The exhibition begins with a model of the Rolex Learning Center, designed by SANAA, and ends with a short, looping 3D movie entitled "If Buildings Could Talk" by Wim Wenders, which features the Rolex Learning Center. There are a few other interesting installations by other architects and artists (the boundary between architecture and art is increasingly blurred these days), but at the end of the day, the whole idea of this exhibition seems to be symbolized by this SANAA creation.

The Center, located in the campus of Ecole Polytechnique Federale de Lausanne, is a future of the college building. Three things characterize the building, all of which enhance the academic and learning environment. First, it is a one-floor building with no wall separating rooms. You can easily spot where your buddies are. In an academic environment, the exchange of information and opinions out of casual meetings is often quite important a trigger for coming up with (and triaging) new ideas. If your friends, colleagues, and acquaintances hide in a room, upstairs, or downstairs, this won't happen. I myself experience a tall wall between different floors in an academic building, both in London and in Stockholm. It is really tall. Trust me.

The second feature of the building is light. Floor-to-ceiling glass windows separate the inside and the outside of the building throughout. There are several circular "courtyards" which allows the sunlight to flow in to the area far away from the outline of the building. The wavy building structure allows the light and the shade created by the sunlight to change over time in a day not in an obvious way.

Finally, the hills. The floor of the building is a rolling field. There are gradual, organic slopes up and down. It is like a park. And in a park, people often go up on the hill and sit down there to get relaxed with the vantage point view. The hill slope also helps people to lie down in a natural way. With the light flowing in and the distance view thanks to the open-plan one-floor structure, the inside of the building can play a role of a park with hills.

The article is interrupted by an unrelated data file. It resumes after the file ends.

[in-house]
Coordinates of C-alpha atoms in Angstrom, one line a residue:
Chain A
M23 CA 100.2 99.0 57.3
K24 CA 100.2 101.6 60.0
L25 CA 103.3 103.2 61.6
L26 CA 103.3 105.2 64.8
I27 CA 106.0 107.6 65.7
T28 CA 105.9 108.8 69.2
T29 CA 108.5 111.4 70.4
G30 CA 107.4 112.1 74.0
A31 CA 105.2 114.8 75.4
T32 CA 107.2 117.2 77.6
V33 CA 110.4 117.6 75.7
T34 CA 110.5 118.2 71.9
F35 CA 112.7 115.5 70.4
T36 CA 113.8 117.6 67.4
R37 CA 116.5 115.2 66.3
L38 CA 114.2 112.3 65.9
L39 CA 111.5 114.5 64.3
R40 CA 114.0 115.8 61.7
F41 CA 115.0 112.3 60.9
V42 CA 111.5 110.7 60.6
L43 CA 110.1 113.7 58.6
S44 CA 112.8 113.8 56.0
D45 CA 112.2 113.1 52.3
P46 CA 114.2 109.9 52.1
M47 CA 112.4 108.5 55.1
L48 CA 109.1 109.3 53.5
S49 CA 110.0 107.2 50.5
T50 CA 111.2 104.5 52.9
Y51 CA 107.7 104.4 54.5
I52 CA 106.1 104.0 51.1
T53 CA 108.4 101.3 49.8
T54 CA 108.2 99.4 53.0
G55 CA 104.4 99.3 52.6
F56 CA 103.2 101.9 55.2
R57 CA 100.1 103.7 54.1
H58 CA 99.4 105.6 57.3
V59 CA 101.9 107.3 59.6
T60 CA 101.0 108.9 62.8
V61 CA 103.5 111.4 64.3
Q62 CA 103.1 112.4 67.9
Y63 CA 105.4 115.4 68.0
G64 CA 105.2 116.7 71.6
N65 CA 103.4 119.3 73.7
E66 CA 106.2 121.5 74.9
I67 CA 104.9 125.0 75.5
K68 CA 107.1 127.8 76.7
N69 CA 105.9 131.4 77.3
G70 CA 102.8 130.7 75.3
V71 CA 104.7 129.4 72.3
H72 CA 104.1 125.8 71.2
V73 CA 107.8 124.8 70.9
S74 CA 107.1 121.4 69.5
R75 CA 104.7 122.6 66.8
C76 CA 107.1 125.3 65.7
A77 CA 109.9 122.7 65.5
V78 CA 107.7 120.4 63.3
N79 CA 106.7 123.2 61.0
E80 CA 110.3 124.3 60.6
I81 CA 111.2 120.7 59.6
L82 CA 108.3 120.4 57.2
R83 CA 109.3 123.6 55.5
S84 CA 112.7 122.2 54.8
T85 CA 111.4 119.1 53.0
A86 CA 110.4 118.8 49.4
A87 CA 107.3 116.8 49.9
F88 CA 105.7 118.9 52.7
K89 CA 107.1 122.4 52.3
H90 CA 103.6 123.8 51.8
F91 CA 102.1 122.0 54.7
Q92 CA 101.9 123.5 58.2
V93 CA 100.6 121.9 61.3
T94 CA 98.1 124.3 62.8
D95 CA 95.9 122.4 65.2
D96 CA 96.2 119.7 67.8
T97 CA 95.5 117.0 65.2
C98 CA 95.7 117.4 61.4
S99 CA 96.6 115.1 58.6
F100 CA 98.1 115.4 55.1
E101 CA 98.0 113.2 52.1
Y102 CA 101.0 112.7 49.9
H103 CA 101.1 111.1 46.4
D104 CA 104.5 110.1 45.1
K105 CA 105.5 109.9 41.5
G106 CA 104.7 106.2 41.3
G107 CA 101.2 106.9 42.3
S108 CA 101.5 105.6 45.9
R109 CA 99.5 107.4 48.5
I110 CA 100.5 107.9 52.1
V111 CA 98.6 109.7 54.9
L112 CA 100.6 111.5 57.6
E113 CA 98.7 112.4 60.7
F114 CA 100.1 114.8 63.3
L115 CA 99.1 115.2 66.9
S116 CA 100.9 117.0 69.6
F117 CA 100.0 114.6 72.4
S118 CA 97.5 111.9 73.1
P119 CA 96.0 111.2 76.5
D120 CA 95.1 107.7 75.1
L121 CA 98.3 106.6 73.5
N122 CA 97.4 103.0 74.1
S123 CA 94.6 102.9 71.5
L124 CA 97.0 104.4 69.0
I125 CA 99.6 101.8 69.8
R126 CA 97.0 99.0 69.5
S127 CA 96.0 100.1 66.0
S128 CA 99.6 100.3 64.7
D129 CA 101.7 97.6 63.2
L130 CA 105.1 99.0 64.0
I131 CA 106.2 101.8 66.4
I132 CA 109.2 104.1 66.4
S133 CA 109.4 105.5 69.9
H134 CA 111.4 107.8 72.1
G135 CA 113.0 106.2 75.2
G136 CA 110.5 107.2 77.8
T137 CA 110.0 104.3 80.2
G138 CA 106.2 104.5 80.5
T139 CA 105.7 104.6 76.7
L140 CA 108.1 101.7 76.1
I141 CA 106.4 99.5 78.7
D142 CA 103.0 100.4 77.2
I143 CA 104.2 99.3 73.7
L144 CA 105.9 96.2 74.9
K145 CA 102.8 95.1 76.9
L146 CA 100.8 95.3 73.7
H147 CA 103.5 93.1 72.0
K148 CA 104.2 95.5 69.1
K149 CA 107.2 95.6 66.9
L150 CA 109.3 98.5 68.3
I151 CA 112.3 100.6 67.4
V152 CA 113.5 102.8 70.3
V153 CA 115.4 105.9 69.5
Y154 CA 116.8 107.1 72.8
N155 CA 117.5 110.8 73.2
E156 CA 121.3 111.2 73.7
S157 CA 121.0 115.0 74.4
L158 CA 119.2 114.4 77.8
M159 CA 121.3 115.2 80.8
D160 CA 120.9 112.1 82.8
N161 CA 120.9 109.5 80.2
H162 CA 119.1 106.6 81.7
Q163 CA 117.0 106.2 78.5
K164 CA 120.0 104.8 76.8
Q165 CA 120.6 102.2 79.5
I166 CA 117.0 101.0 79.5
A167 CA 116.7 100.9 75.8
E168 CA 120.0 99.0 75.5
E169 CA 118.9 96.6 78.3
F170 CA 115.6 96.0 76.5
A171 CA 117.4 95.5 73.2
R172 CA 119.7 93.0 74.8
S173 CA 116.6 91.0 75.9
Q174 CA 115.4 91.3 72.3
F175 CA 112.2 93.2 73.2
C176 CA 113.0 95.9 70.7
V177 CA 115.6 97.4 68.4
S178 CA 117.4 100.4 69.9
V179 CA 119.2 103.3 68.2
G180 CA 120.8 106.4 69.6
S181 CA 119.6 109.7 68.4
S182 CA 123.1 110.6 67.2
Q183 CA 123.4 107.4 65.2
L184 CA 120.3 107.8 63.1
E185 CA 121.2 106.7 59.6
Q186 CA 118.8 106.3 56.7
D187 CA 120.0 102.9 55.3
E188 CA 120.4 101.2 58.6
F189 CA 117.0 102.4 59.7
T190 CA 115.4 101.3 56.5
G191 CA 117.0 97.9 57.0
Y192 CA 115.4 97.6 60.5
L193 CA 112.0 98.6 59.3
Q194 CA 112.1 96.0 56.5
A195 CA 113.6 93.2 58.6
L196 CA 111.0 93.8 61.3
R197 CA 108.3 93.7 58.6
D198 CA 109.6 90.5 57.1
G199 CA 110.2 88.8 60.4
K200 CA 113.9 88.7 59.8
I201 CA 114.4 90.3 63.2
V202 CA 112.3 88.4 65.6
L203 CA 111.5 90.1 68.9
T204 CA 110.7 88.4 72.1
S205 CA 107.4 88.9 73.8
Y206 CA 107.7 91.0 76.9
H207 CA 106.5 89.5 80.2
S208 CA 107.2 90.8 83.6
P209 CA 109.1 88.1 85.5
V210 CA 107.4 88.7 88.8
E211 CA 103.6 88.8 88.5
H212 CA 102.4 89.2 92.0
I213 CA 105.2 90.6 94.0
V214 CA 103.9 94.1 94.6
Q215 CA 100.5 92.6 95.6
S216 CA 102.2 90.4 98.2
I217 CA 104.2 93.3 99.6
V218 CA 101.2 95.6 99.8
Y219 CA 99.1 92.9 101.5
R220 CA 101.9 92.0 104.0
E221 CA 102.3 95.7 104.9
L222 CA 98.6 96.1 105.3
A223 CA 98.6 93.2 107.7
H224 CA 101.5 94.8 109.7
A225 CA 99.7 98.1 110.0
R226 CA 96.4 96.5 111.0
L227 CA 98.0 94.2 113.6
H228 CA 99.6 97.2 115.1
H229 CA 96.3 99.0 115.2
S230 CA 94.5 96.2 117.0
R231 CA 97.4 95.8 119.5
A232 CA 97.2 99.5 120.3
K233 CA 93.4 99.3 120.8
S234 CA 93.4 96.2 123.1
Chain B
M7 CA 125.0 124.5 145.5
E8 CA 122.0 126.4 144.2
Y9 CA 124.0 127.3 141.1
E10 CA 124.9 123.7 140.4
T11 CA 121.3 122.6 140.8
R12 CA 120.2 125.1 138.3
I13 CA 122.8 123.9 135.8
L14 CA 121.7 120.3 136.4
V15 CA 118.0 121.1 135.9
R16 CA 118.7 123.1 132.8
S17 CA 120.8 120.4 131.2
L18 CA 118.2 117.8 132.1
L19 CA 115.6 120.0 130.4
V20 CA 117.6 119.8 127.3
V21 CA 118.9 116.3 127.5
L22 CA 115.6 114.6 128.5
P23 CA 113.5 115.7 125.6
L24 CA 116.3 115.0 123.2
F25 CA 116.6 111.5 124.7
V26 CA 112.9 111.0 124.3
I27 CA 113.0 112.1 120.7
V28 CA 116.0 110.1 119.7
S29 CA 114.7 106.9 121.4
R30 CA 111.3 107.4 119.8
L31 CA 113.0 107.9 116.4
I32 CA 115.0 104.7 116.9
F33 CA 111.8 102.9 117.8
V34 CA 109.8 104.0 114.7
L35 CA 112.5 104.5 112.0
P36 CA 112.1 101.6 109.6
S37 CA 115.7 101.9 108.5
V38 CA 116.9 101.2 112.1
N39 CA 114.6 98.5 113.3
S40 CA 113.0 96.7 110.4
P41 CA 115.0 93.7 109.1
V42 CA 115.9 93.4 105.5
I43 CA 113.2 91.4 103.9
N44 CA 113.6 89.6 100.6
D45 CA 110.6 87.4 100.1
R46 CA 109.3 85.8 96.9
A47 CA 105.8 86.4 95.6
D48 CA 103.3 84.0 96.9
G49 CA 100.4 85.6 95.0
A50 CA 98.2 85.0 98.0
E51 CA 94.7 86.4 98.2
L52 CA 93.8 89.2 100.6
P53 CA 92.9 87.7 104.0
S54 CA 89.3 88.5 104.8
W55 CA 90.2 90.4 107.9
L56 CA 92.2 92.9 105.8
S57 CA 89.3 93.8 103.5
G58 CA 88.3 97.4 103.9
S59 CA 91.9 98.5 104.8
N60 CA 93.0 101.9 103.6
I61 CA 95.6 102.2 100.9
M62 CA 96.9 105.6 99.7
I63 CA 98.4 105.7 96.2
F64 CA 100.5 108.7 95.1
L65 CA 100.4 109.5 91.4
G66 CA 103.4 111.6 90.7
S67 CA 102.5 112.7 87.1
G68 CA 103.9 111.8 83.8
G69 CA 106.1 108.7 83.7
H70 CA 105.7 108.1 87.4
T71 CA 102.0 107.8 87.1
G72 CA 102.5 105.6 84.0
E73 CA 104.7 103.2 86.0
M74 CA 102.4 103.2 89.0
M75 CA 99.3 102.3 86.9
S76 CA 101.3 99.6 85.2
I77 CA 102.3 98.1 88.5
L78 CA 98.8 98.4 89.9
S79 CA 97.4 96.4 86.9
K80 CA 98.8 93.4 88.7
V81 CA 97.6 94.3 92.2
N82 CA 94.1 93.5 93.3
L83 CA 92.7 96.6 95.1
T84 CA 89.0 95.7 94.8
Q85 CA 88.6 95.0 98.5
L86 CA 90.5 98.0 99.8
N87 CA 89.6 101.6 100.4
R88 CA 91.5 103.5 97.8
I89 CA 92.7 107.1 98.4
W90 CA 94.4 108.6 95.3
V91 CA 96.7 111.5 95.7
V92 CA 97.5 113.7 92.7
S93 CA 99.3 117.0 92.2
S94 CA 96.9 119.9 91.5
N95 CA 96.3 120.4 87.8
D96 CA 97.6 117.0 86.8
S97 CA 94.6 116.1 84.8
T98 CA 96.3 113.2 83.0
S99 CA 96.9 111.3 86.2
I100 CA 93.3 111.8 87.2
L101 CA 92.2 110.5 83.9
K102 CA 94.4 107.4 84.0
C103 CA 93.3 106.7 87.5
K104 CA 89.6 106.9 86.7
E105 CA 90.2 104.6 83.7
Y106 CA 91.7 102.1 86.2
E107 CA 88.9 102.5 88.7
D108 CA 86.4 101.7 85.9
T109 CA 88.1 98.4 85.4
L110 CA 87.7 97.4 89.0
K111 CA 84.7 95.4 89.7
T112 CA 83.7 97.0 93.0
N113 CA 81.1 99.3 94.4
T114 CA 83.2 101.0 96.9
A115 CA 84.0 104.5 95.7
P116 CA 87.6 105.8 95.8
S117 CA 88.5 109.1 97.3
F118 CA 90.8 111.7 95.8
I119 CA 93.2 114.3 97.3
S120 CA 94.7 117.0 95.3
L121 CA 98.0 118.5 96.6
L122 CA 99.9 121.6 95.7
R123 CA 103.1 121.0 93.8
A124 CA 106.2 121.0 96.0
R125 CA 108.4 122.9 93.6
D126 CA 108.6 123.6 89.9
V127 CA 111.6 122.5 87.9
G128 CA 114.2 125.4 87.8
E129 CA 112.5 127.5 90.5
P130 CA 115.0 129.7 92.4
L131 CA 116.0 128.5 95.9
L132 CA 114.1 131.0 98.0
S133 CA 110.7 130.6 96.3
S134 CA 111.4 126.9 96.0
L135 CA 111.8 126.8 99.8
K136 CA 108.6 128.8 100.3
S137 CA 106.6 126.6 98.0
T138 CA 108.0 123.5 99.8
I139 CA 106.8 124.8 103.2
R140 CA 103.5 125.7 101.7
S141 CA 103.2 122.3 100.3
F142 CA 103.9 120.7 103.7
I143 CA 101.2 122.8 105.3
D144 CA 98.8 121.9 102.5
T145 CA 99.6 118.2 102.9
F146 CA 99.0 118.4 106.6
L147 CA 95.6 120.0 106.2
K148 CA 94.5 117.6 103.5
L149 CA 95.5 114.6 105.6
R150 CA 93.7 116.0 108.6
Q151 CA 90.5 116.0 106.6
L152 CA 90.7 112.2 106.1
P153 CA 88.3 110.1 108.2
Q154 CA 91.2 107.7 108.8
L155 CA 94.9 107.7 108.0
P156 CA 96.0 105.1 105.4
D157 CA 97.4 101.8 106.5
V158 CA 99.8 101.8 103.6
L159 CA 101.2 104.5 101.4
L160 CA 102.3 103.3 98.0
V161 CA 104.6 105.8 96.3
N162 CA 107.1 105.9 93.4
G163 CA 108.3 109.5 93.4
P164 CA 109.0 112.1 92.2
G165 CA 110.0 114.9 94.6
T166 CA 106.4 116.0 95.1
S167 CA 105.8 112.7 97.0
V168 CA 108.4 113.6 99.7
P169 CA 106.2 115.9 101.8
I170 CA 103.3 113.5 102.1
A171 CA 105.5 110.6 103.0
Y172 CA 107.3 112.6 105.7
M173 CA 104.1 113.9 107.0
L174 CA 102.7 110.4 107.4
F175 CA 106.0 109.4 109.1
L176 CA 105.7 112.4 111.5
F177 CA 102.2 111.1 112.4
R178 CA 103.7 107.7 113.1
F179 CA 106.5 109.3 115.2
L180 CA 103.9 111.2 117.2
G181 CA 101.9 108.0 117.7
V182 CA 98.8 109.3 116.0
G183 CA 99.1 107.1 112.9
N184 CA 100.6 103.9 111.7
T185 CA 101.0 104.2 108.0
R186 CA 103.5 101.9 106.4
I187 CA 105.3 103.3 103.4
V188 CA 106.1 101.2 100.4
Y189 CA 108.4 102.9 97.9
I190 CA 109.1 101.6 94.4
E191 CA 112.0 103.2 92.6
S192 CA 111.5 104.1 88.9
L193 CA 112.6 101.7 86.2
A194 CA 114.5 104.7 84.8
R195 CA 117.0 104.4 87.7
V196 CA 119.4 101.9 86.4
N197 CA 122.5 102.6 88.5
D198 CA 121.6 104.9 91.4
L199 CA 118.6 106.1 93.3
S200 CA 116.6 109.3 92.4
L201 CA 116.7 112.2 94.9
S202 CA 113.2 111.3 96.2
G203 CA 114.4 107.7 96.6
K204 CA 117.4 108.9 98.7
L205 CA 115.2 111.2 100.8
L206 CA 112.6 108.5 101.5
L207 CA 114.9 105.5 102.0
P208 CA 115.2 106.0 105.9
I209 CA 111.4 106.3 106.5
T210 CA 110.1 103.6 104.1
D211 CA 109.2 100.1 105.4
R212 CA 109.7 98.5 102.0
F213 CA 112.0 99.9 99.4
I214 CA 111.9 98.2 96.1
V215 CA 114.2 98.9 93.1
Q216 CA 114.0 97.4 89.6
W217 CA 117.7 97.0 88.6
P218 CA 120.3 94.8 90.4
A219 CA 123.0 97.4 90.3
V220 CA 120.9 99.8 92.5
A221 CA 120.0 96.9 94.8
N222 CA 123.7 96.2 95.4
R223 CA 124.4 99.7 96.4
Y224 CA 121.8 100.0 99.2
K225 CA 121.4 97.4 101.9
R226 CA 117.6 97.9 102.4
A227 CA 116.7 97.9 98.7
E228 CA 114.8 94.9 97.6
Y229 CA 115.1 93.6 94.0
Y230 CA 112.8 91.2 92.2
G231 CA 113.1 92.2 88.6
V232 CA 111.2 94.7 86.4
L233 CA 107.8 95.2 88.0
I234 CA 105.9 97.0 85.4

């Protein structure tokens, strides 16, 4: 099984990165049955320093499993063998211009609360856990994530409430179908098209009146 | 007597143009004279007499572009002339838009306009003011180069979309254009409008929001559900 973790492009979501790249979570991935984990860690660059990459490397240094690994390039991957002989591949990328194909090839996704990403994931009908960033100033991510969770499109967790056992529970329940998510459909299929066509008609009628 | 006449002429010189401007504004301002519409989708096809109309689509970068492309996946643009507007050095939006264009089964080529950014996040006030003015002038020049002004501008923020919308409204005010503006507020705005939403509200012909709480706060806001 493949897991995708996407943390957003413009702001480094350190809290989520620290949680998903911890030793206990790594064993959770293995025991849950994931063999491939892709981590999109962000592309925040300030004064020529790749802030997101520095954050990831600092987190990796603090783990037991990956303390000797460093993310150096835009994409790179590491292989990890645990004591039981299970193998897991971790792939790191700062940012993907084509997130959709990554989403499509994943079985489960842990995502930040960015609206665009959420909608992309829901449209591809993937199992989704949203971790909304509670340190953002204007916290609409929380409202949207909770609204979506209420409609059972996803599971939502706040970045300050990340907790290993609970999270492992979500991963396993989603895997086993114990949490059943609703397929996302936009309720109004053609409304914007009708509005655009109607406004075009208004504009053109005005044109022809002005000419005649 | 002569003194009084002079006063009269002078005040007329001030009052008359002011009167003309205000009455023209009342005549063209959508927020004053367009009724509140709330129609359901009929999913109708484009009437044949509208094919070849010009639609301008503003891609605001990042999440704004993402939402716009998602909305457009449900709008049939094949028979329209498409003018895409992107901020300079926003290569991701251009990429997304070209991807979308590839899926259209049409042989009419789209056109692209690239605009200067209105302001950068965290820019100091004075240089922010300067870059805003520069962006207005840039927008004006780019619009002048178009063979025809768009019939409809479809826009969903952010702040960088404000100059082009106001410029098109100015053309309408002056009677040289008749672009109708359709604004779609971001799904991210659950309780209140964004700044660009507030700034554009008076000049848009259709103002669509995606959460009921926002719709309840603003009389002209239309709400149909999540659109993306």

What's important in studying is taking a break from time to time. Hard-working is important, but breakthrough ideas often occur to people's mind when they feel relaxed after hard-working. Very few academic buildings can provide researchers and students with this relaxing atmosphere. The Rolex Learning Center just does that.

Now, everything I just wrote here is what I noticed by watching the Wim Wenders's 3D movie of the Center, by sitting close to the screen on the floor with low-height sofas to lie down against, so that I feel like I were actually inside the building. (The movie does show students lying down on low-height sofas placed on those slopes.) The Learning Center's model that I saw at the beginning of the exhibition didn't really help me understand SANAA's design concept this way. Here I saw the future of the exhibition on architecture. Understanding architecture (or space design in general) without actually visiting it is essentially impossible. Most exhibitions on architecture face this problem. With 3D movies, this eternal issue can be resolved as Wim Wenders successfully did.

Seafood in Japan

A good friend of mine took me to his favorite upmarket sushi restaurant. Since it was the last minute booking, we ended up at "table seats" instead of "counter seats" and because of this, the waiter on the phone apologized to my friend. I, as a Japanese person brainwashed by European dining culture, thought sitting at a counter in a restaurant was inferior to sitting at a table. In a proper Japanese restaurant, however, it's the other way around. Sitting at a counter is more desirable, perhaps because the chef works inside the counter and sitting at the counter allows customers to see how the chef cooks foods.

I didn't know this before. I'm foreign to Japan.